San Francisco Chronicle, December 21 1994
Elegant and Subtle ‘Little Women’
Sarandon and Ryder star in latest remake
By Edward Guthmann
LITTLE WOMEN: Drama. Starring Winona Ryder, Susan Sarandon, Trini Alvarado, Kirsten Dunst, Samantha Mathis, Claire Danes, Christian Bales, Gabriel Byrne and Eric Stoltz. Directed by Gillian Armstrong. (PG. 110 minutes.)
Making a film from Louisa May Alcott’s ‘Little Women’ is asking for trouble. Constantly in print since its publication in 1868, the novel is so revered by its fans, mostly women, that they tend to feel proprietary toward it, and regard its title characters as extended family.
Moreover, there are two previous film versions to compare it with, both available on video and in frequent TV broadcasts. The original, made in 1933, starred Katharine Hepburn as Jo, the impetuous tomboy who was Alcott’s alter ego. The second, made at MGM in 1949, starred June Allyson as Jo and Elizabeth Taylor as the youngest of the four March sisters, Amy.
None of that deterred Gillian Armstrong, the gifted Australian director of ‘My Brilliant Career,’ ‘Mrs. Soffel’ and ‘High Tide’.
Meticulously crafted, and warmly acted by a cast that includes Winona Ryder as Jo and Susan Sarandon as her mother, the devoted Marmee, ‘Little Women’ is one of the rare Hollywood studio films that invites your attention, slowly and elegantly, rather than propelling your interest with effects and easy manipulation.
Largely autobiographical, ‘Little Women’ takes place in Concord, Mass. (but was filmed in British Columbia), during and after the Civil War. When it opens in 1864, Mr. March is away at war and his wife and daughters are left at home. ‘A temporary poverty had settled on our family,’ Jo/Ryder says in her narration, setting the emotional tone for the film. ‘Somehow in that dark time, our family seemed to create its own light.’
In addition to passionate, self-doubting Jo, there’s Meg (Trini Alvarado), the oldest and strongest; Beth (Claire Danes), the sickly one who never dreams of leaving home; and Amy (played by Kirsten Dunst as a 12-year-old, and Samantha Mathis as a 16-year-old), the youngest and most determined to marry rich.
The family may be hard-pressed during the war — poor Meg has to borrow a friend’s dress to attend a coming-out ball, and cadge a pair of fancy shoes from a free box — but the love that the sisters draw from their mother is a rare luxury. A font of wisdom and unconditional kindness, Marmee is the mother every girl dreams of having: a model of composure and insight, an early feminist who encourages her daughters to develop their intellect, humor and moral courage, to ’embrace their liberty.’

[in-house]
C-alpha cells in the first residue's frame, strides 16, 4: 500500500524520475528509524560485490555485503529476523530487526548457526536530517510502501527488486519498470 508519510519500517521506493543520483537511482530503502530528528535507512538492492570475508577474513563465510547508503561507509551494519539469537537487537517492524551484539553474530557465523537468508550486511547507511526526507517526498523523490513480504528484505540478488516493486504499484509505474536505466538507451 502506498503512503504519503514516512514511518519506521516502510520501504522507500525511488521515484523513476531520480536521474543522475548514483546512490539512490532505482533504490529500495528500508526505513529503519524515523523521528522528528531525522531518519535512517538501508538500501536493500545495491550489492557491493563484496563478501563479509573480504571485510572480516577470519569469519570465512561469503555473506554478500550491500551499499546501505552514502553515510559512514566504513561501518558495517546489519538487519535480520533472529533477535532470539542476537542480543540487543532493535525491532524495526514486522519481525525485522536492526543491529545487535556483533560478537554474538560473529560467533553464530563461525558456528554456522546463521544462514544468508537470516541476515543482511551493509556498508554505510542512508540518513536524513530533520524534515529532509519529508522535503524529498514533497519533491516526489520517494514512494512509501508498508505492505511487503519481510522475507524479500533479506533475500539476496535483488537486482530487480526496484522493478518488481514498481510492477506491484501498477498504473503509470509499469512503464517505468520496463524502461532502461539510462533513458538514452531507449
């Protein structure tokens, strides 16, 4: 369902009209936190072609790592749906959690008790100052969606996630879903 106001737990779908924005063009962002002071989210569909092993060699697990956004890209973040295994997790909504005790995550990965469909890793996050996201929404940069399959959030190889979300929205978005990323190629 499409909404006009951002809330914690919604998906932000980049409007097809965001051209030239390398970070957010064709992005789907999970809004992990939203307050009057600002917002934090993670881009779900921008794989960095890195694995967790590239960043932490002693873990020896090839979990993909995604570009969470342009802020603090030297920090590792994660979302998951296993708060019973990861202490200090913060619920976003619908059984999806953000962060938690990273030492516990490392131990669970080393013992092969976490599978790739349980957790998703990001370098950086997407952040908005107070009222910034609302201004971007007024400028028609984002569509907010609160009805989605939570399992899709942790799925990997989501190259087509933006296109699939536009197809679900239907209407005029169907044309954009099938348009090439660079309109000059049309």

I heard someone say at a recent preview that Marmee was ‘a little too much’ in the film — meaning too sweet and sticky, too good to be true. I don’t agree: Although the character as written may be overly virtuous, Sarandon plays her so directly, and with such clear-eyed strength, that she seems fully plausible.
I can’t think of another actress who could have embodied Marmee so well. You look at her and you think: ‘Well, of course, if someone as inspiring as Susan Sarandon could actually exist, then Marmee could have, too.’
It’s Jo’s story that drives the film: Fiercely principled, and young enough still to be shocked when people behave in ways that are selfish and cruel, Jo wears her adolescence and sensitivity like scratchy woolen garments. Believing herself ugly and awkward, convinced she’ll never fit in, Jo pours herself into her writing, ‘longing for transformation.’
Mostly anecdotal, ‘Little Women’ is built from a series of scenes and impressions that take place during two periods: 1864, when the family is divided but supplies its own ‘light,’ and 1868, when the girls are growing and leaving the nest, and Jo moves to New York City to pursue her writing career.
We see them acting out ‘wild theatricals’ in the attic; we see the family rally around the ailing Beth, and defend Amy when her teacher strikes her at school; we see the devotion of the maid, Hannah (Florence Paterson), the intrusions of the crabby spinster, Aunt March (Mary Wickes), and meet Laurie (Christian Bale), the bright, fanciful boy who lives next door and becomes a surrogate brother.
The strong cast also includes Eric Stoltz as John Brooke, a pseudo-intellectual who tutors Laurie, John Neville as Laurie’s rich and generous grandfather, and Gabriel Byrne as Friedrich, the itinerant philosopher and poet who recognizes the talent in Jo and encourages her to tell her own story, to write from ‘the depths of your soul.’
Armstrong, one of the most observant and subtle of directors, does a lovely job of capturing the enchantment, drama and confused expectations of adolescence. She doesn’t mock teenage awkwardness, but respects it and celebrates it as a time when possibilities are present, when a girl’s character is busily taking shape.
For anyone who’s admired Armstrong’s gifts in the past — particularly ‘Mrs. Soffel,’ with which her new film shares the most qualities — then ‘Little Women’ is probably guaranteed to please. It has the same quiet passion, the same appreciation for texture and small detail, and uses the same technique of underlighting — emphasizing shadow and density of space, creating a distinct mood and sense of place.
If anything, Armstrong may err on the side of subtlety. Her ‘Little Women’ feels occasionally staid and enervated — as if the actresses’ Victorian corsets had worn them down, or the New England snow had muffled their voices and slowed their step.
There’s a dip in momentum in the film’s second half, when you start to long for more energy and spark. That’s a minor gripe, because the film in most regards is a gem — told simply and well, with love and conviction.